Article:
Adding Systematic Measures of Classroom Implementation to a CS Education Theory of Change

Here, we present a theory of change that accounts for classroom implementation in a typical computer science education professional learning program.  We begin with the following theory of change which connects program activities to changes in students’ psycho-social characteristics which leads to desired outcomes:


Figure 1. Typical computer science education theory of change

Oftentimes, we build evaluation plans around a relatively simple theory like Figure 1: program activities (usually 20 or more hours of face-to-face professional learning accompanied by a curriculum and teaching materials) are implemented in computer science classrooms in the hopes of altering student psycho-social characteristics (like motivation to succeed and belongingness) which lead to students’ demonstrations of improved content knowledge and greater intention to persist in computing education and careers.  This theory of change has primarily grown out of years of focus on student diversity in computer science.  Researchers and evaluators have correctly identified characteristics that prevent minority students, female students, and students with disabilities from participating in computer science.

We have not ignored implementation, we simply have not given it a place in the theory of change.

This focus has drawn our attention to student variables.  Further, our measures allow us to draw quantitative connections among these variables.  We have not ignored classroom implementation.  Instead, we often measure classroom implementation qualitatively, through teacher interviews and focus groups, and use those descriptions to help explain the quantitative connections among variables in the theory of change.  We have not ignored implementation, we simply have not given it a place in the theory of change.

While we have not fully explored student-level psycho-social characteristics that promote participation in computer science education, we have accounted for it enough to expand our view.  We recommend systematically accounting for classroom implementation using any of a number of classroom implementation frameworks.  Figure 2 revises our theory of change to systematically account for classroom implementation.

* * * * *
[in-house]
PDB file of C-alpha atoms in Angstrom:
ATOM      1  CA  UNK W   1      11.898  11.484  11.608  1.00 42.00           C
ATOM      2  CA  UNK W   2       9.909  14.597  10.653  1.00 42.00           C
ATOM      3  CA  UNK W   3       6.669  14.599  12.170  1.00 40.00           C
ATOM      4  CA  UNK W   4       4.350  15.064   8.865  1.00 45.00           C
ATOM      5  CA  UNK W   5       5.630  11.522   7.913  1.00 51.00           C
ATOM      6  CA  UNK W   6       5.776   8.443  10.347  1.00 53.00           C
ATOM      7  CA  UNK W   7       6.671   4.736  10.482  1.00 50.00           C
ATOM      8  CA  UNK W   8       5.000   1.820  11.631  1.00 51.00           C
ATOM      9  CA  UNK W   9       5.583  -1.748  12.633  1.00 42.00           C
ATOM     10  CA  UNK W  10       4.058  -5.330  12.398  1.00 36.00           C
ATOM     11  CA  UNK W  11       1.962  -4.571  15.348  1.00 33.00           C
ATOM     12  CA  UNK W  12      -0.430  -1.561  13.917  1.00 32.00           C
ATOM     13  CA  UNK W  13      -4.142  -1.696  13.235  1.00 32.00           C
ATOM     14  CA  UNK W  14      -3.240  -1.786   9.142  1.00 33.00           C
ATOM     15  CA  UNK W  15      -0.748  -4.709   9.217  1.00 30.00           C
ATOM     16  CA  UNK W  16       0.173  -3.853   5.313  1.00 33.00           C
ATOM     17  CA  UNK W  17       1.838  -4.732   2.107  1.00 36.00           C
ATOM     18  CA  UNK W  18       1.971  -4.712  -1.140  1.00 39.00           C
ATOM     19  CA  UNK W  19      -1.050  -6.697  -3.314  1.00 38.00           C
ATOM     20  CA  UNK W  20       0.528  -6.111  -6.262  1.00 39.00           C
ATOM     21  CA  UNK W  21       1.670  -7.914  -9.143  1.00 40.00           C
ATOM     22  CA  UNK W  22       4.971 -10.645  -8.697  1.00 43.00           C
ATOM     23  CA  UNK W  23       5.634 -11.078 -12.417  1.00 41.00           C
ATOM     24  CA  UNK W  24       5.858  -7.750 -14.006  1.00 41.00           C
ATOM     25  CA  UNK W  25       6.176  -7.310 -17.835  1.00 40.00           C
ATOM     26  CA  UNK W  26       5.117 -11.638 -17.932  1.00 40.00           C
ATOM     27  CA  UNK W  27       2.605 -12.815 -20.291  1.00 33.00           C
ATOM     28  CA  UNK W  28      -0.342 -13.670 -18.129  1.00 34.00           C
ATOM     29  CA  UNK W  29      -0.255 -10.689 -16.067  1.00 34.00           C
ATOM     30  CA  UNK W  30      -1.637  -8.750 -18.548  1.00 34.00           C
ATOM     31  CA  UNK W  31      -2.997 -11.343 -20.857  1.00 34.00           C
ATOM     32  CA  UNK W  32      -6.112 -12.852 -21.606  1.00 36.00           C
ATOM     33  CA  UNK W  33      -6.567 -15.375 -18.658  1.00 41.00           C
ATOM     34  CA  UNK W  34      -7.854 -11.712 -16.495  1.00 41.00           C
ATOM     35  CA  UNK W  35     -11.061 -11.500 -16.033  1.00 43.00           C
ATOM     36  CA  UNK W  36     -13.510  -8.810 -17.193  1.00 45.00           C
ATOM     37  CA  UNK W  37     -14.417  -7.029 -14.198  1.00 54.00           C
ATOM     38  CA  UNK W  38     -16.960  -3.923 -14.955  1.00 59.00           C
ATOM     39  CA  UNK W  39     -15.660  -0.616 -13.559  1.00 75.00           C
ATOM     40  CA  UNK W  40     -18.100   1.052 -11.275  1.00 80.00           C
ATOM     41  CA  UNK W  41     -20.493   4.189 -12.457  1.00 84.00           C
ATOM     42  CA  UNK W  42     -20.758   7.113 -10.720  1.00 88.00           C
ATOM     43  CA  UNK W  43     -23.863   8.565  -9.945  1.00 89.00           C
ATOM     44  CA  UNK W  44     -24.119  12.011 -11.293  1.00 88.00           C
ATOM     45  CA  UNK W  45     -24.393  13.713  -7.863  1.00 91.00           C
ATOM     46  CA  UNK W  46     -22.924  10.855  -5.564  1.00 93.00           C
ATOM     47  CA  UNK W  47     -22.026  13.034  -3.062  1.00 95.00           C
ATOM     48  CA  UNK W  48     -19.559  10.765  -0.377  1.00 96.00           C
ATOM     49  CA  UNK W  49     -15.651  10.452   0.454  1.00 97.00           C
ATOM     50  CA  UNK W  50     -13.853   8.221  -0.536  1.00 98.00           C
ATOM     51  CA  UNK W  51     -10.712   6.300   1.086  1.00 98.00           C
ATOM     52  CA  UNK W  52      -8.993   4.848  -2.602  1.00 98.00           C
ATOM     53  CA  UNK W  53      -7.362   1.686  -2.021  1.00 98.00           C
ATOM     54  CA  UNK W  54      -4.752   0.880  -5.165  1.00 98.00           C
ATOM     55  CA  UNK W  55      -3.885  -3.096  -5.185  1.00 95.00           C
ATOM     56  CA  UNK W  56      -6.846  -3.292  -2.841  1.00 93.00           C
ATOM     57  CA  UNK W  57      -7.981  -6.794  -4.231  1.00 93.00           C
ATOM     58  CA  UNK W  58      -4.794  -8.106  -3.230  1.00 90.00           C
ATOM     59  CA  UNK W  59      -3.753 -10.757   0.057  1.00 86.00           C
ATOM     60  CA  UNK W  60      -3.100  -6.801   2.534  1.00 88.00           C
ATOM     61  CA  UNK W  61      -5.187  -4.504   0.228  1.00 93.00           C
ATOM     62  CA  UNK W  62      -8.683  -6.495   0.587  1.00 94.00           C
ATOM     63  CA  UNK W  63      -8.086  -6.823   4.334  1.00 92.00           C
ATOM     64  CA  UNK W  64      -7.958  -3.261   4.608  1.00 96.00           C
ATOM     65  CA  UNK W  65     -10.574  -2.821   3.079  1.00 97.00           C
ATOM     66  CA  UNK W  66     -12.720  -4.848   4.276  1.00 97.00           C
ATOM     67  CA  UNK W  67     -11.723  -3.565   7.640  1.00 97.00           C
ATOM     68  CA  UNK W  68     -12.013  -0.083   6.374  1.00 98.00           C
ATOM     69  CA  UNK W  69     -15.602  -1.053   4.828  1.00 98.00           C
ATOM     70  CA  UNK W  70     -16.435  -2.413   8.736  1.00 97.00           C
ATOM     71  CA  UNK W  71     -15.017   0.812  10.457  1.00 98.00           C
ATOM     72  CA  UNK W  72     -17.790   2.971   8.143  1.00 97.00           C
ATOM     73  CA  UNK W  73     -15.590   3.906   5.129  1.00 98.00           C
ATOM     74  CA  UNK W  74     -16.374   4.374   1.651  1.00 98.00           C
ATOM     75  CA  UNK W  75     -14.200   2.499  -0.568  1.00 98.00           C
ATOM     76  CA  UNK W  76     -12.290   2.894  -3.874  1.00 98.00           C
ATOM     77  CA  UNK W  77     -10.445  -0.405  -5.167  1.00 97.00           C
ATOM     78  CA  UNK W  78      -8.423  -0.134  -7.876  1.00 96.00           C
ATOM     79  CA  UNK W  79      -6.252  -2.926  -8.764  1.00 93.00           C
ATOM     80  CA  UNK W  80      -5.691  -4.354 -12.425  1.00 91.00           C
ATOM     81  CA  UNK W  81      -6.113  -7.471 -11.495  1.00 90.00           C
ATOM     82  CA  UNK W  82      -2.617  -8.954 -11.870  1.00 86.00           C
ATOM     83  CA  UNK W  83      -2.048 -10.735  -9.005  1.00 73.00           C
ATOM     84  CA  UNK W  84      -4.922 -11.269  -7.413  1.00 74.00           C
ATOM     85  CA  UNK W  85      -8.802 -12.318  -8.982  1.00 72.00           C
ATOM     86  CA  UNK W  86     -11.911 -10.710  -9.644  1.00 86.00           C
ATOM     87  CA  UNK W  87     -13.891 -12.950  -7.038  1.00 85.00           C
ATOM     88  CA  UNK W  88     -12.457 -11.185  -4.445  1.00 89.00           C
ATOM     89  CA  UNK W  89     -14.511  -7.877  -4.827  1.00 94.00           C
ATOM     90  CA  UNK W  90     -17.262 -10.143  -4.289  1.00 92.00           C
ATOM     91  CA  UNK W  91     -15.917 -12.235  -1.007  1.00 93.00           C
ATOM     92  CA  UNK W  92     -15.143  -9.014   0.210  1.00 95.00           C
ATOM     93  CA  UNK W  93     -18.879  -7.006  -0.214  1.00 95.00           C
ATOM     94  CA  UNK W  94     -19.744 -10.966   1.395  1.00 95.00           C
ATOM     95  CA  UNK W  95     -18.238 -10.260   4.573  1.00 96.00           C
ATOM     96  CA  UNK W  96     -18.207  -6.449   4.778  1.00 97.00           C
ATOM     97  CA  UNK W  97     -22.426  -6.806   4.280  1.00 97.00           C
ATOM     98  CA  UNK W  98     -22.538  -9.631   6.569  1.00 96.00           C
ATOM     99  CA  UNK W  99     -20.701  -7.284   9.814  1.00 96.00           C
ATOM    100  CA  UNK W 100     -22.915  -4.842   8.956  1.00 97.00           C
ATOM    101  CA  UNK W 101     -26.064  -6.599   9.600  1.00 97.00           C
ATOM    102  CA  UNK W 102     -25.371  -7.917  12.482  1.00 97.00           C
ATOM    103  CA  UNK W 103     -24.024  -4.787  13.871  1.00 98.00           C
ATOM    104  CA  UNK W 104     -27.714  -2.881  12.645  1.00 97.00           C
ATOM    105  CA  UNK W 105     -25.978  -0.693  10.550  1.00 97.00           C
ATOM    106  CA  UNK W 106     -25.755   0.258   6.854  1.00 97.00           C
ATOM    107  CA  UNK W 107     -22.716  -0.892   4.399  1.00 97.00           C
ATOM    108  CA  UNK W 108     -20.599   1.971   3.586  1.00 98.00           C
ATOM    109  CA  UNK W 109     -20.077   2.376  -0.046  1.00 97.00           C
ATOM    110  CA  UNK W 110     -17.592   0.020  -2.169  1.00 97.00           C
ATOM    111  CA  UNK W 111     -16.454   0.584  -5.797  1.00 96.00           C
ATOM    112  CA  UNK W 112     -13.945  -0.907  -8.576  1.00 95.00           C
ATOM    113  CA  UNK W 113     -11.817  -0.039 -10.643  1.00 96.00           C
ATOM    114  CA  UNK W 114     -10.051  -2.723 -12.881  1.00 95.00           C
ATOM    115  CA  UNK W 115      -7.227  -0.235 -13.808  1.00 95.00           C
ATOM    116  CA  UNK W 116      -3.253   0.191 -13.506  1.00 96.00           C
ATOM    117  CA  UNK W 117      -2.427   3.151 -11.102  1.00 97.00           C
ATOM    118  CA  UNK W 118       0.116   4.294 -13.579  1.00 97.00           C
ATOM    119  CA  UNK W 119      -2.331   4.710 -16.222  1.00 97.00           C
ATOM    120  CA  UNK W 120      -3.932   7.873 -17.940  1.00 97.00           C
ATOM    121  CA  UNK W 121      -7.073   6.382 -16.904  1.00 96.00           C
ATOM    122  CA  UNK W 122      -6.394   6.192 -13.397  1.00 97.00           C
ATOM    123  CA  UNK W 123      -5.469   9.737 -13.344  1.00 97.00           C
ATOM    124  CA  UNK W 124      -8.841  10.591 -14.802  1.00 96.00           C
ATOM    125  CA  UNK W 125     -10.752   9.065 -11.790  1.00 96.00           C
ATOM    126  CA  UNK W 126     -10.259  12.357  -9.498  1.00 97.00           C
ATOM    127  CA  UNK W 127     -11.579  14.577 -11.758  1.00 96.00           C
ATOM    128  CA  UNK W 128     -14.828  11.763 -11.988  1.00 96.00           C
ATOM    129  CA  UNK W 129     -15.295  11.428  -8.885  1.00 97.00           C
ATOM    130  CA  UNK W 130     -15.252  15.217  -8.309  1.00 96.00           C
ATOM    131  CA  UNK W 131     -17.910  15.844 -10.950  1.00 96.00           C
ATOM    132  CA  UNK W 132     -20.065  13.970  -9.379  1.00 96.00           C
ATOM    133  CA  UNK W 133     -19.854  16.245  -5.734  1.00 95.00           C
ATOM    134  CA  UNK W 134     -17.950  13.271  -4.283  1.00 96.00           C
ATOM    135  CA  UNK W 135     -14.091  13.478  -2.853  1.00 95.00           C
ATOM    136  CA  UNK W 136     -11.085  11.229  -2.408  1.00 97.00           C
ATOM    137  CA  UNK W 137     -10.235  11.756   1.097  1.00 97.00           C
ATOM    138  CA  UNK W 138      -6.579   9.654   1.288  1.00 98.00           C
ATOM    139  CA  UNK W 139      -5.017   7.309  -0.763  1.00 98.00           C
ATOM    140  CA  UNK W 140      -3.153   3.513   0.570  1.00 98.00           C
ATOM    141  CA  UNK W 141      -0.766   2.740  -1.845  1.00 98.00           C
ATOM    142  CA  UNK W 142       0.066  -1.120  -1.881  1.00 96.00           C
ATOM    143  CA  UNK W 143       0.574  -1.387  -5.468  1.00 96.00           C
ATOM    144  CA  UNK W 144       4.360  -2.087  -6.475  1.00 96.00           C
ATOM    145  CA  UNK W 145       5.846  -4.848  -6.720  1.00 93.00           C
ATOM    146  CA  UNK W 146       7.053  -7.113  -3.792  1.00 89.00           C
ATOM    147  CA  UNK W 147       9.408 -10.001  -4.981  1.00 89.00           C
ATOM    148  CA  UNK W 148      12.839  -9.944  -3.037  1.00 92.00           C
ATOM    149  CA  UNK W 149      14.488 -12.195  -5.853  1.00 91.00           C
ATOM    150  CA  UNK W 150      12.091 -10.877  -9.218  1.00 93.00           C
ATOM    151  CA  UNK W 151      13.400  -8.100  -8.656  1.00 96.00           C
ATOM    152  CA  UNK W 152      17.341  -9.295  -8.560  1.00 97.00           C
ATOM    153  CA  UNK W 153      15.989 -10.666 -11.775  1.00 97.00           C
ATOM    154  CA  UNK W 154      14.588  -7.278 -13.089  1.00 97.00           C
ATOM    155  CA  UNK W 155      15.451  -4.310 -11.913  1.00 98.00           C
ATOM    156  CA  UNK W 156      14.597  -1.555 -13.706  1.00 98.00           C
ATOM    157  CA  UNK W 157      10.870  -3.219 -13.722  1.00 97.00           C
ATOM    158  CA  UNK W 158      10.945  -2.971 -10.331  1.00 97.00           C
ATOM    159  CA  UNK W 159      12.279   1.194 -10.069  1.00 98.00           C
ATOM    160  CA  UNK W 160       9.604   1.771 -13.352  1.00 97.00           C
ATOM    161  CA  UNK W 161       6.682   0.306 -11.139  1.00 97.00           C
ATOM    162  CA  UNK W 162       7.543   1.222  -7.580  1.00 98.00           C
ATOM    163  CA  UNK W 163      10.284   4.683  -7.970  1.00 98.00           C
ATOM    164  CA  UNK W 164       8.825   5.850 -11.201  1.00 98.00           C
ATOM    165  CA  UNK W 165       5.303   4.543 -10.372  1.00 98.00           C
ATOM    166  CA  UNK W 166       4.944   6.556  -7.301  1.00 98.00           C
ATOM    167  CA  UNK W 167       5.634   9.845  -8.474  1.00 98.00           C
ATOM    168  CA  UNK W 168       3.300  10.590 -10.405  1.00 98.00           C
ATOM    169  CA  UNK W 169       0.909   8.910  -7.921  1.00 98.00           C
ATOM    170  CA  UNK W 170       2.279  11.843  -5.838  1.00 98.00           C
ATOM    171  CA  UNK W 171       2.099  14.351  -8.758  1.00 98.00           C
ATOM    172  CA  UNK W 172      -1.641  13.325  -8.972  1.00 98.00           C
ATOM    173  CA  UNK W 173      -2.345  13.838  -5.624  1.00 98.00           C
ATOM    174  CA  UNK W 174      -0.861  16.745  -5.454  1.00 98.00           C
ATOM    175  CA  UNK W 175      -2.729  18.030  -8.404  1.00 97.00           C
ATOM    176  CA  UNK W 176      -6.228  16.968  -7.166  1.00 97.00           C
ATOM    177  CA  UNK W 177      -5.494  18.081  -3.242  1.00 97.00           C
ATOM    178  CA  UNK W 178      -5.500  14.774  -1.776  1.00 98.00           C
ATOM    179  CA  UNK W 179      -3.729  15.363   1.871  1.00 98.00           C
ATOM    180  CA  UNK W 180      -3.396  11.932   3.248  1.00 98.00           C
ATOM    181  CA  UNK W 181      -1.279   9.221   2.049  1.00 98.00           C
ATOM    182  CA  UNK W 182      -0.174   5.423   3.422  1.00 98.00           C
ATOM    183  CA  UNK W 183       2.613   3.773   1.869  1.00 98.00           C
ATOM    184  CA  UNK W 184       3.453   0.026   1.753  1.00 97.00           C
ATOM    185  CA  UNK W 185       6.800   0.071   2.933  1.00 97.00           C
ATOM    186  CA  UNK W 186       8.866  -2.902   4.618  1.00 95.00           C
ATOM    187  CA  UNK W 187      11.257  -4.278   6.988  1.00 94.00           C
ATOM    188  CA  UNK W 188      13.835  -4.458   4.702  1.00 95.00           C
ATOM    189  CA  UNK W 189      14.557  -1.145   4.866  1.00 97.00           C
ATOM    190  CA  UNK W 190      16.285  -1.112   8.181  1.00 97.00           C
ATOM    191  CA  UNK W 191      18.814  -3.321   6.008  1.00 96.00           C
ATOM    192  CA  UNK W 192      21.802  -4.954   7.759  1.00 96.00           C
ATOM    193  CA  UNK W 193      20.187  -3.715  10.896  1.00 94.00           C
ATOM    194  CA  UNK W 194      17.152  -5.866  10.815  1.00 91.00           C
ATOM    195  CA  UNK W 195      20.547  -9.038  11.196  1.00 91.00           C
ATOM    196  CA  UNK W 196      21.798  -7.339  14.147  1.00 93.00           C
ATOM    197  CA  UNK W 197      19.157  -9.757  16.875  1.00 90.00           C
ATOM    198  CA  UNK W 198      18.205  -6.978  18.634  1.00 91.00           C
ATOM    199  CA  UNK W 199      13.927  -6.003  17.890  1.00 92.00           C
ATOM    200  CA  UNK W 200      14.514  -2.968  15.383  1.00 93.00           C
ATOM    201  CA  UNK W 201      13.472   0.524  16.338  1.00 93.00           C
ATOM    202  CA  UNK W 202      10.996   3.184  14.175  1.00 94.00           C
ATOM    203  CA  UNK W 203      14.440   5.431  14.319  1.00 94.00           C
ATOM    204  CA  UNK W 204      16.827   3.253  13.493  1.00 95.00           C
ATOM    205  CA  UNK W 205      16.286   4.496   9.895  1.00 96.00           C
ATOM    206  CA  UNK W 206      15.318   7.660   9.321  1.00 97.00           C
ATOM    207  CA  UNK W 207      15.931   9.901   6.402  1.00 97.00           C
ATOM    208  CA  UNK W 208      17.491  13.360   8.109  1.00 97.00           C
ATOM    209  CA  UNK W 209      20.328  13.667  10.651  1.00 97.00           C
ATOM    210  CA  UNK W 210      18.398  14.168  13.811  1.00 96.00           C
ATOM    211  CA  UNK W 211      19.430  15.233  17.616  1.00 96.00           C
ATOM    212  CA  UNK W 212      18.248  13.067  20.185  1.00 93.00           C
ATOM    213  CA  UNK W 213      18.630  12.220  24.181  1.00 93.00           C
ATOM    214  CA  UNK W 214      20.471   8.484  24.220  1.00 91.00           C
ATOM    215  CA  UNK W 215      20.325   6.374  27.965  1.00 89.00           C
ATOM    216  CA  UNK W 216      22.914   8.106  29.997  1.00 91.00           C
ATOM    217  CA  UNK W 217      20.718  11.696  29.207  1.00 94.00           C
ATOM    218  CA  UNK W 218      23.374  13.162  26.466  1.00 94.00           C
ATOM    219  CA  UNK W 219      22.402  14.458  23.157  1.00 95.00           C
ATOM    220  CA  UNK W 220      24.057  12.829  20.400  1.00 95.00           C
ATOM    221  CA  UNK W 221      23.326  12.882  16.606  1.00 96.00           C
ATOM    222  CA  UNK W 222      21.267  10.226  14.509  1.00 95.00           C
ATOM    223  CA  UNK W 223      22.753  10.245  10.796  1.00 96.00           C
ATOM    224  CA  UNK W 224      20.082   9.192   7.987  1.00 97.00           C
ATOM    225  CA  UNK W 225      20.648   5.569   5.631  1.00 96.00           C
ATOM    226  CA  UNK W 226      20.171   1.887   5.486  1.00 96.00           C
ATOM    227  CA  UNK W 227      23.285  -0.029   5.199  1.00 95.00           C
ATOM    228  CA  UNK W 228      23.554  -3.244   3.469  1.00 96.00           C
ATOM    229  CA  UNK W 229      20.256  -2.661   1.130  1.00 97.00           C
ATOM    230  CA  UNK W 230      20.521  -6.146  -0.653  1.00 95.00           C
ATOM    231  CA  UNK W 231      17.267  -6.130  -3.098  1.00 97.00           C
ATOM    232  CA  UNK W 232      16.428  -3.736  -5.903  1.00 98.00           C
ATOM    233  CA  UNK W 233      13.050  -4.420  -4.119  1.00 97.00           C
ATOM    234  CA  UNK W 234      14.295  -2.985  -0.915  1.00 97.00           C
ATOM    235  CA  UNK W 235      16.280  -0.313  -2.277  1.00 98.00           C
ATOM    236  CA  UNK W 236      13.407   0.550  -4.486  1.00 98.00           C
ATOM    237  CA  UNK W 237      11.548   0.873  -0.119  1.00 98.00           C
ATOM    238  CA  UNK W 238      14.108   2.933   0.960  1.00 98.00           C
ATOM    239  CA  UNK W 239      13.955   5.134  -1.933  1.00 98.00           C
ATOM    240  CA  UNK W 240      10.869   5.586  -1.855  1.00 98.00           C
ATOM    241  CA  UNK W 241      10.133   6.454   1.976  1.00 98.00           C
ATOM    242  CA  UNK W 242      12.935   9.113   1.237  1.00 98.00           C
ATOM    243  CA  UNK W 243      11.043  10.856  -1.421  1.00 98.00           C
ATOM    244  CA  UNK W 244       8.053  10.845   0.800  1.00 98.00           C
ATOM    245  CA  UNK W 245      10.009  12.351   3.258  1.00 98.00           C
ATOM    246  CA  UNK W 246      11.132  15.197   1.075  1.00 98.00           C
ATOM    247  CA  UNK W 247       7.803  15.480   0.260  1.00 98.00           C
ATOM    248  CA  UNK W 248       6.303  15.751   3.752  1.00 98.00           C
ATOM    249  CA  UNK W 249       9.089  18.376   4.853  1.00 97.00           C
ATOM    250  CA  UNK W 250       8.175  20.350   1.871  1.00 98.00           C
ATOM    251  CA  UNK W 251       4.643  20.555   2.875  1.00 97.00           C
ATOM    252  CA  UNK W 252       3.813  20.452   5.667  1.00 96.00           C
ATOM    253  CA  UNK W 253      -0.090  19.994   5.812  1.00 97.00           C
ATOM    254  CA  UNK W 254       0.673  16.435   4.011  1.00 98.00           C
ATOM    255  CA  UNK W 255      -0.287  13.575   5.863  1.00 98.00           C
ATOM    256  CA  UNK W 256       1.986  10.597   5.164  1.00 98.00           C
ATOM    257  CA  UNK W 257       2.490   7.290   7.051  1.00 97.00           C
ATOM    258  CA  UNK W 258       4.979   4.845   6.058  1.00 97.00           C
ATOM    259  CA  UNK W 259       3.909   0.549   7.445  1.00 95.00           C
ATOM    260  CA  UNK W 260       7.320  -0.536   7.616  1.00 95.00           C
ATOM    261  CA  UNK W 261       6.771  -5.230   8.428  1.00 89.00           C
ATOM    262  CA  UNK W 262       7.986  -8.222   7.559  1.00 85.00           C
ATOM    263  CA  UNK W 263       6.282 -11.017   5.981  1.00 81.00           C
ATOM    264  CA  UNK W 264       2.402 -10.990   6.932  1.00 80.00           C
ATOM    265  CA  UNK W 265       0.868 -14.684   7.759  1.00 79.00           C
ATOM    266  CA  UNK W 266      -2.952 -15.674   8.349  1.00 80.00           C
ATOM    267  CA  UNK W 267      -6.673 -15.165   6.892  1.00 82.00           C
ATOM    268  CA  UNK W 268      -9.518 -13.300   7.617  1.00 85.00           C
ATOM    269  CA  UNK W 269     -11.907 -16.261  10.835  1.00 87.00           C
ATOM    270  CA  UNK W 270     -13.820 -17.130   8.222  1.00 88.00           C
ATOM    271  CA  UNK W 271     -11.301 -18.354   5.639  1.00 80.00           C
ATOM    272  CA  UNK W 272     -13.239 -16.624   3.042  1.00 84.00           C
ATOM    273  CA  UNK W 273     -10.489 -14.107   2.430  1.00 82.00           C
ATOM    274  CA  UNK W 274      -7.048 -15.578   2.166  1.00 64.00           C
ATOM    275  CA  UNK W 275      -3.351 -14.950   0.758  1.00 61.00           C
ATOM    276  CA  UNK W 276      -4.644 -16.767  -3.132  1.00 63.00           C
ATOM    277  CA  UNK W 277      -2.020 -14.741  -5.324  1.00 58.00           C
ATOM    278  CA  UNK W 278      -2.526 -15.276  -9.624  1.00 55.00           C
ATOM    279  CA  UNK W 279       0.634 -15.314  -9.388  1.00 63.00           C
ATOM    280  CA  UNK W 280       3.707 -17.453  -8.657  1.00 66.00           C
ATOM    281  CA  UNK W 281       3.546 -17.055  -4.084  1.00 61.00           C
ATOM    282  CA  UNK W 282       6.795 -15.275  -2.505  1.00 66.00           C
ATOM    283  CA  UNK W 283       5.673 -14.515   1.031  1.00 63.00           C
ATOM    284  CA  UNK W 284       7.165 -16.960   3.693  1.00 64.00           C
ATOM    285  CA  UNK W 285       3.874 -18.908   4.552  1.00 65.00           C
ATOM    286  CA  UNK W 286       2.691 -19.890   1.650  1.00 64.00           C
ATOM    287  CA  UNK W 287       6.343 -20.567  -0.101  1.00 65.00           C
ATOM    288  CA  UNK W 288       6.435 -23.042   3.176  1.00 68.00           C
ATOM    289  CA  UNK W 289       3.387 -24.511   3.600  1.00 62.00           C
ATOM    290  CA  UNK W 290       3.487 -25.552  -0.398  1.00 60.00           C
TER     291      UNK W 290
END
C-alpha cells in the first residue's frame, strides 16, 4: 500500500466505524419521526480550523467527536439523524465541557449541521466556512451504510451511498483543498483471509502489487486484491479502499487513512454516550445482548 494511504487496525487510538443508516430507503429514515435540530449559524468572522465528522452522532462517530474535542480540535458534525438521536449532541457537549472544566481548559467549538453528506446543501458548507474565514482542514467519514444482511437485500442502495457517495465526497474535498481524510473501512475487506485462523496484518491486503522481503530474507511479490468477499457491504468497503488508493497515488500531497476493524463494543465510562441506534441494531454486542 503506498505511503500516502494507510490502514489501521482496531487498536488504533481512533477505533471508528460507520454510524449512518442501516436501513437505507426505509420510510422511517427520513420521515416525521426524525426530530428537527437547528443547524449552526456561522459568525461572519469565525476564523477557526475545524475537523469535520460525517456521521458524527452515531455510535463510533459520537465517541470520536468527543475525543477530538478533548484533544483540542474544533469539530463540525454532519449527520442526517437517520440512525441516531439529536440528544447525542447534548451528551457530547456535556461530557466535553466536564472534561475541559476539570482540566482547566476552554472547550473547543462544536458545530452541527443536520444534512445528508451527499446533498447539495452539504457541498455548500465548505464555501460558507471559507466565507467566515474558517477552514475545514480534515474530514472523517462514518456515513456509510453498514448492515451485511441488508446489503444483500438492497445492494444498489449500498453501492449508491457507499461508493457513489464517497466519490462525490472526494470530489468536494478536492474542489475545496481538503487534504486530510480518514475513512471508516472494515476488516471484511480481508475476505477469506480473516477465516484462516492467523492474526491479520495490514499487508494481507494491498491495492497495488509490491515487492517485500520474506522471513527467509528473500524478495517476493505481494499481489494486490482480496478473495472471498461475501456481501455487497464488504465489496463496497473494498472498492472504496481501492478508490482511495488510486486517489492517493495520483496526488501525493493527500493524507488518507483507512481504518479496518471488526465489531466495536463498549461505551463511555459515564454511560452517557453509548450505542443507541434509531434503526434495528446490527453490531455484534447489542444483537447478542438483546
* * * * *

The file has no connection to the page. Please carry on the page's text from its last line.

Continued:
Picture2Figure 2.  Theory of change that accounts for classroom implementation

Adding classroom implementation affects the overall theory of change in important ways.  First, we have added the elements of a classroom implementation framework; specifically, we use the four elements of Century’s framework (structural procedural, structural educative, instructional pedagogical, and instructional student engagement).  However, adding these elements has also led to the inclusion of context and program sustainability.  Accounting for context is a part of most evaluation approaches, and it becomes critical in this model because we need to understand whether the program activities or school/teacher context accounts for changes in the four classroom implementation elements. Century warns that ‘the wily line that distinguishes innovation from context can be hard to pin down’ (Century & Cassata, 2016).  Ultimately, we would want to measure the connection between program activities and classroom implementation accounting for contextual variables.

Stretching the theory of change beyond the immediate classroom also requires that we acknowledge the effects of the program on students after the program has ended.

We also add program sustainability which is teachers’ continued use of program elements such as professional learning, curriculum, and accompanying materials, and we acknowledge that teachers may use these after the project has ended.  Stretching the theory of change beyond the immediate classroom also requires that we acknowledge the effects of the program on students after the program has ended, that students may persist into future education and may make computing a part of their career endeavors.  We also acknowledge that teachers’ changes to instruction may also affect future classrooms of students.  These elements may fall outside of measurable scope of the program’s evaluation, but they reflect the goals of many funders.

Century’s four aspects of classroom implementation require a more detailed description.  Structural procedural refers to the actions a teacher needs to take to enact professional learning.  Structural educative elements are those that encompass what a teacher needs to know in order to enact professional learning; most CS professional learning seeks to increase teachers’ content knowledge of CS.  Instructional pedagogical elements account for how a teacher behaves and interacts with students.  Some would call this ‘teacher moves,’ and in CS education this could refer to the ways in which a teacher facilitates student autonomy and risk taking.  The Instructional Student Engagement element refers to students’ actions and interactions.  For example, in a CS Unplugged intervention, an observer would expect to see students out of their seats and standing on a large network diagram drawn on the floor and stepping through the diagram.

A note from CSONIC: Once you register, please leave comments using the prompt at the bottom of this page.

Have you been able to describe implementation in a theory of change for any of your own evaluations? Why or why not?

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